Going up the mast

No one likes to go up the mast, but when you do go up the mast, you should make it as safe as possible. This requires the proper gear and knowledge of how to use it.

There are three important parts to mast climbing

Going Up
Staying Safe
Coming Back Down


Going up

Going up may seem simple, but how do you raise all your weight to the top? You can have a trusted friend grind the main halyard winch to raise you up, but if you can't find a friend who is willing to hoist you up, you might have to go up alone. 

They sell many different systems such as mast steps and mast climbers, but these are systems are bulky and complicated.

Metal mast steps add weight aloft, offer more places for halyards to foul, and are very expensive. They also entice sailors to climb the mast without a harness which can lead to deadly falls from the rigging.

Soft mast steps are attached to the main halyard and offer the same problem, you are tempted to climb them just like a ladder without any safety gear.

Mast climbers are interesting devices that attach to a line and allow you to shimmy your way up the halyard. They work well and offer a way to climb the mast in a hurry, but you are forced to stand up there while you are working aloft. Coming down is also rather tricky since you don't want to accidentally disengage the system and plummet to the deck.

I prefer the use of a gantline to climb the mast, it offers the safety and control of a pulley system and attaches to the bosun chair and safety harness. This system consists of three parts, two blocks and an ascender. These parts are not regular marine grade blocks, but rather blocks designed to hoist humans during rock climbing. They can not accidentally be opened and make the process very safe. The ascender is optional but it makes grabbing the gantline much easier.

The double blocks are made by C.A.M.P. and are relatively available at REI.

The ascender is made by Petzl Ascension and also relatively available at REI. I tie a small piece of dyneema to it and connect it to my harness. When I reach my desired location on the mast, I can let go of the gantline and the ascender will hold me in place while I work. The first time you let the ascender go may seem scary, but trust me, you will be fine (as long as it's tied to your harness!)

To go up, I feed the line through the double blocks and attach one block to the main halyard and run it up the mast. The main halyard is securely cleated to secure the upper block at the mast head and the lower block is securely attached to the bosun chair. I attach the ascender to the gantline and begin pulling myself up. This system offers a mechanical advantage of 4:1 and allows someone with weak arms like myself to hoist my heavy body to the top of the mast. If I were to loose my grip on the line and fell uncontrolled, I would be slowed somewhat by the friction imposed by the block system. I don't recommend testing out a free fall, but it will give you enough time to grab the gantline. If you were falling, the best way to stop your fall would be to grab the four lines involved in the pulley system which will easily bring you to a halt. Best yet is to avoid a free fall all together, which will be discussed in the safety section below.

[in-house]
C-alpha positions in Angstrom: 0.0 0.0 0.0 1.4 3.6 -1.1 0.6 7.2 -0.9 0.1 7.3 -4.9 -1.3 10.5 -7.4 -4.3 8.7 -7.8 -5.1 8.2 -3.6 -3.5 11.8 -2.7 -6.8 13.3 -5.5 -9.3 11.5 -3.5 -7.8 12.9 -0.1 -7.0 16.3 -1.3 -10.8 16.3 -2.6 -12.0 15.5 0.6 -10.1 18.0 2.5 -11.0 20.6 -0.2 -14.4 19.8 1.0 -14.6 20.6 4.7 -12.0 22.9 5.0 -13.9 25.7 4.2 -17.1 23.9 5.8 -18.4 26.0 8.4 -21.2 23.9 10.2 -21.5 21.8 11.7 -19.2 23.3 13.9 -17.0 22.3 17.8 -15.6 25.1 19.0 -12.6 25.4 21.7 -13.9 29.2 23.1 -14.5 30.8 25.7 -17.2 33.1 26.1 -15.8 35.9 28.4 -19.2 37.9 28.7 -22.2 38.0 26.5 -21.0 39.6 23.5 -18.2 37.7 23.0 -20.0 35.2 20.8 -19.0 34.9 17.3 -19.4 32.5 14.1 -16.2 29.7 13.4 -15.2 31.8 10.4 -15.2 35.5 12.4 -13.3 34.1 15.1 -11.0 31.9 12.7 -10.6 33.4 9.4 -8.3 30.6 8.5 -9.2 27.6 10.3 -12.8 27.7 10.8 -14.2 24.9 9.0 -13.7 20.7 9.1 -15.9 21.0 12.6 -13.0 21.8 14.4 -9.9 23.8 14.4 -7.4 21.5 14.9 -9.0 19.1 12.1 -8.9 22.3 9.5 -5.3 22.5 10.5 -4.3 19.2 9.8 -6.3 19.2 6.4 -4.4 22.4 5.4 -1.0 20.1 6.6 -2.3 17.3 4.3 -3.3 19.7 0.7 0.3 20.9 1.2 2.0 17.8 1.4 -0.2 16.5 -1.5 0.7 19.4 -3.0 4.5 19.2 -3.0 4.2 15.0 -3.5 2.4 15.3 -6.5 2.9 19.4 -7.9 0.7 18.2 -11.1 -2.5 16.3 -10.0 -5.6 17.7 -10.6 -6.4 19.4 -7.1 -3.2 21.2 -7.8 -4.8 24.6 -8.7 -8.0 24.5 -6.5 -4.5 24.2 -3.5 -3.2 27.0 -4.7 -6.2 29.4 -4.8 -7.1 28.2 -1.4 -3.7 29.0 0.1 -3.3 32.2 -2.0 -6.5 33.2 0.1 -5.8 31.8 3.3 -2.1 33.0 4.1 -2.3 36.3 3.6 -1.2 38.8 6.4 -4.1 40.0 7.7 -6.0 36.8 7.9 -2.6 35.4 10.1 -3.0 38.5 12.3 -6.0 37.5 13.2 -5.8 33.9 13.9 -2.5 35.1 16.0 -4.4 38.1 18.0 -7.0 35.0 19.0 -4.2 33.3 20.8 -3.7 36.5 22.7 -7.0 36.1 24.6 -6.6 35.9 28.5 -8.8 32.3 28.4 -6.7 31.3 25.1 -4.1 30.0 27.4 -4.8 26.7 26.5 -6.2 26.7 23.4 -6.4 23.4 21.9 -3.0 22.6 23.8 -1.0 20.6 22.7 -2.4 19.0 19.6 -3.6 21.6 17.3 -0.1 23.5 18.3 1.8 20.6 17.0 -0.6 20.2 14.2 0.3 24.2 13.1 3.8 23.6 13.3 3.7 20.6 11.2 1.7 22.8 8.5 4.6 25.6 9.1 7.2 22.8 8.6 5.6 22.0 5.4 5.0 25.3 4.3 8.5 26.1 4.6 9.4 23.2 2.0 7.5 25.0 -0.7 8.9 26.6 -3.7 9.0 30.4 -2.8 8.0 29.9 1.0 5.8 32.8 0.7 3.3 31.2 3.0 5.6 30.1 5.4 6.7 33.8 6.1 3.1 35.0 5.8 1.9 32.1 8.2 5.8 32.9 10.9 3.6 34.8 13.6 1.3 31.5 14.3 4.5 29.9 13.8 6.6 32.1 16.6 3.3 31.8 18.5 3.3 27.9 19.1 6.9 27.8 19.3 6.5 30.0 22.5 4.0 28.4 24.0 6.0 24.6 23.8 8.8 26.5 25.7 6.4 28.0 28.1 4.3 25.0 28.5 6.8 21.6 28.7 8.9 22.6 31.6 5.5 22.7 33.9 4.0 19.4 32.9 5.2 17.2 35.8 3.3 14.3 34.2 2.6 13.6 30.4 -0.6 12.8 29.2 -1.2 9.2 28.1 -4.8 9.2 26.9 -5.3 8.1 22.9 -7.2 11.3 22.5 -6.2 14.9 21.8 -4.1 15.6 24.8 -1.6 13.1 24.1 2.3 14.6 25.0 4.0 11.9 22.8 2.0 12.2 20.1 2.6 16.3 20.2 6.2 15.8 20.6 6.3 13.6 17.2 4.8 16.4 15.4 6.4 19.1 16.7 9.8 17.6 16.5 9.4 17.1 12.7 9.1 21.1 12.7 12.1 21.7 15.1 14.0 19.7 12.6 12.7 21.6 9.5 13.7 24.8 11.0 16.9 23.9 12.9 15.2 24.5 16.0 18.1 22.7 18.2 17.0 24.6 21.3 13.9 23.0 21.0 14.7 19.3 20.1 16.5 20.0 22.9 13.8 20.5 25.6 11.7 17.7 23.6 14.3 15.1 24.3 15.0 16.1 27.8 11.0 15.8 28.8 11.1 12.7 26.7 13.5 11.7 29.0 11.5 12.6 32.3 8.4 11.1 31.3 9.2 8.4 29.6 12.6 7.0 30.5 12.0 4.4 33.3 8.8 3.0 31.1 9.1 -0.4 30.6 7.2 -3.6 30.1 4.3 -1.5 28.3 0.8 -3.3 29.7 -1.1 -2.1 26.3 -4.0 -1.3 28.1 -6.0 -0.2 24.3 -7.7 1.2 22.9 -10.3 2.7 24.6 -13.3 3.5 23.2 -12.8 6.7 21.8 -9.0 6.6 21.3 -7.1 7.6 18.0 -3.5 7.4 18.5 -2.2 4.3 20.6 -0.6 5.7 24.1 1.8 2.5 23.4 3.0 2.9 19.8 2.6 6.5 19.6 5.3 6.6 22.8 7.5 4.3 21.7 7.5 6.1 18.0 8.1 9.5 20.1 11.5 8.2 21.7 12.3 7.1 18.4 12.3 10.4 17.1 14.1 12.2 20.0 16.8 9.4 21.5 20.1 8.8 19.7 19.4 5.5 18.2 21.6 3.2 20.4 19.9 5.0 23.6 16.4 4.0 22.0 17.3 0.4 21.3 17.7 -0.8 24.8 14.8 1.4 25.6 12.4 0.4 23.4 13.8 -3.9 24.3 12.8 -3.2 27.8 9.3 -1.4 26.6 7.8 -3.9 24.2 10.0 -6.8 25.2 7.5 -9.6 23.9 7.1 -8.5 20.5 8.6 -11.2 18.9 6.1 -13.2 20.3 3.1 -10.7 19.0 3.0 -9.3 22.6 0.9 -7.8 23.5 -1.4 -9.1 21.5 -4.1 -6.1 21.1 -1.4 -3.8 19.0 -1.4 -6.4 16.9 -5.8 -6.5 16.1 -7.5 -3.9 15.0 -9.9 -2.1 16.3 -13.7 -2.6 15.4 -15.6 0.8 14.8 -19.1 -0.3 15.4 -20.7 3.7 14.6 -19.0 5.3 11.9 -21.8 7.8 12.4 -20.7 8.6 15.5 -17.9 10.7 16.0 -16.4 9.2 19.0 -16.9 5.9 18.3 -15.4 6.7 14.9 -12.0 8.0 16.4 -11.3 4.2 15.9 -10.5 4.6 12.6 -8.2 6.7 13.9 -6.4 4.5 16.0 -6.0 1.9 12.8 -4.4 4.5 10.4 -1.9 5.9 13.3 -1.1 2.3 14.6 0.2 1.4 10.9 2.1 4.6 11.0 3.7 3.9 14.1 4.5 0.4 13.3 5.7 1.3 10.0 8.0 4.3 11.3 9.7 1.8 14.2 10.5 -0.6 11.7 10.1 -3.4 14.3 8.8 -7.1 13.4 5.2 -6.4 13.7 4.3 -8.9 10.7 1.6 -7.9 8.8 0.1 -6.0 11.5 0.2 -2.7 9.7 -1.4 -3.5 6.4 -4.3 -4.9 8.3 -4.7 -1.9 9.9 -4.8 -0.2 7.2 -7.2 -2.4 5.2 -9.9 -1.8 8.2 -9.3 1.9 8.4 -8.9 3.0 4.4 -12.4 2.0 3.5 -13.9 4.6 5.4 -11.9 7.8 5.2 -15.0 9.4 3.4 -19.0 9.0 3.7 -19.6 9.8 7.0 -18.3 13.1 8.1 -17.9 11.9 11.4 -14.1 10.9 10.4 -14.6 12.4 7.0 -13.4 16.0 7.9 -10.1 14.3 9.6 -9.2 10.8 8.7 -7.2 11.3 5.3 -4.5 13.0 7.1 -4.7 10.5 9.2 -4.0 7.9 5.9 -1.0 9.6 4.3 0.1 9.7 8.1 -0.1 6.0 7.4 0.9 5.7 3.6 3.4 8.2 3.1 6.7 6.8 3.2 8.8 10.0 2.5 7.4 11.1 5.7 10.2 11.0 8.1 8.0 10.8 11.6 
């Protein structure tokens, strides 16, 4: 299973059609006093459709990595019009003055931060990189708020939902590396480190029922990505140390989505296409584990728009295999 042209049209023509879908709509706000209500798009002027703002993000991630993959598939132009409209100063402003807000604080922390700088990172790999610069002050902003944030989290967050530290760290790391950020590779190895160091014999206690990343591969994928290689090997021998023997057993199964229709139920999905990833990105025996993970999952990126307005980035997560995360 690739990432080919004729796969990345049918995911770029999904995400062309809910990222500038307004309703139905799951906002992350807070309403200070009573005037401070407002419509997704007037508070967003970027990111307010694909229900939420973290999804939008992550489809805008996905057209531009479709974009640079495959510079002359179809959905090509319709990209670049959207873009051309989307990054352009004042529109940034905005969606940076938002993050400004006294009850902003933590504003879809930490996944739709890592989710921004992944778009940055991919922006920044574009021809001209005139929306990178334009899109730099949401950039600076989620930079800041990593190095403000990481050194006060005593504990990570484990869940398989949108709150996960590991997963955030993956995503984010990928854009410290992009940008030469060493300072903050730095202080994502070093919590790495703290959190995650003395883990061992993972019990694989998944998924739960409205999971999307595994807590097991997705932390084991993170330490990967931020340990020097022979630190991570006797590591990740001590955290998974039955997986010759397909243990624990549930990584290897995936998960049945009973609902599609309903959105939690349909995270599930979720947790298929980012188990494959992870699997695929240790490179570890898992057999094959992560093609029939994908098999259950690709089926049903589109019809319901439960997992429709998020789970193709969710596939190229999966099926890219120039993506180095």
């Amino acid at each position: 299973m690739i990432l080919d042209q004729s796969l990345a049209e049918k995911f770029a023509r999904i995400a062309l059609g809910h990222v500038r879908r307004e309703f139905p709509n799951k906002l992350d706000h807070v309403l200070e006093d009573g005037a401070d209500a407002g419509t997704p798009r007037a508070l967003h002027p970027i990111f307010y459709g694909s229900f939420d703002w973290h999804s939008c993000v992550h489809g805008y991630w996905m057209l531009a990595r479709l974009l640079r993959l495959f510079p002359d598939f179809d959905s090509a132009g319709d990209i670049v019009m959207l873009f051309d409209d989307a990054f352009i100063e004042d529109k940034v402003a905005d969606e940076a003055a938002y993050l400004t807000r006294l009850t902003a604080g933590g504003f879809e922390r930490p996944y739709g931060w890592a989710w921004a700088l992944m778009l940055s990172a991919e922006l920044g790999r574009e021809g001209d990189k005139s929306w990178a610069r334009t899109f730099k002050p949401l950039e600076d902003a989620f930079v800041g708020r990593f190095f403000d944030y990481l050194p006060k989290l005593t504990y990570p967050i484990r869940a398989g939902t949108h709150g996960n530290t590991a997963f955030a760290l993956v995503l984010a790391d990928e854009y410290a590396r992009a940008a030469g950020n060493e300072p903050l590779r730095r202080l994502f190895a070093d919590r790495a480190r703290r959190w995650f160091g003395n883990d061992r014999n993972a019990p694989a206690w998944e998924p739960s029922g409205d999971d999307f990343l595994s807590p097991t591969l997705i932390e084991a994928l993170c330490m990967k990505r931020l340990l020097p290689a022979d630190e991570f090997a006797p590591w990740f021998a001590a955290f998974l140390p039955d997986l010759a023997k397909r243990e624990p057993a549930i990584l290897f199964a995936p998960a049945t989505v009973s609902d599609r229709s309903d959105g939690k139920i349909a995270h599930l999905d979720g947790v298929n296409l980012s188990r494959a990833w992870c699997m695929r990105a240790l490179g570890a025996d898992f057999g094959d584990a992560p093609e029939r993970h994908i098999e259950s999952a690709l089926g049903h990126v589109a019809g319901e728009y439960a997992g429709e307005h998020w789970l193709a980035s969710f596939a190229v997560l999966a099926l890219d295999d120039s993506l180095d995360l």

Staying safe

Safety aloft is the most important thing to maintain while climbing a mast. With this in mind, we shall look at proper safety protocol.

The line for the gantline should be strong enough to support your body weight easily. I use 1/2" Three Lay from New England Ropes. I recommend the use of Three Lay because it offers more warning to chafe and if chafe occurs, it will usually only affect one of the three strands. Two of the three strands will be enough to hold your weight as you lower yourself down from the mast. If double braid were to get cut or chafed severely, your safety could be severely compromised, three lay is a little more insurance to a deadly fall.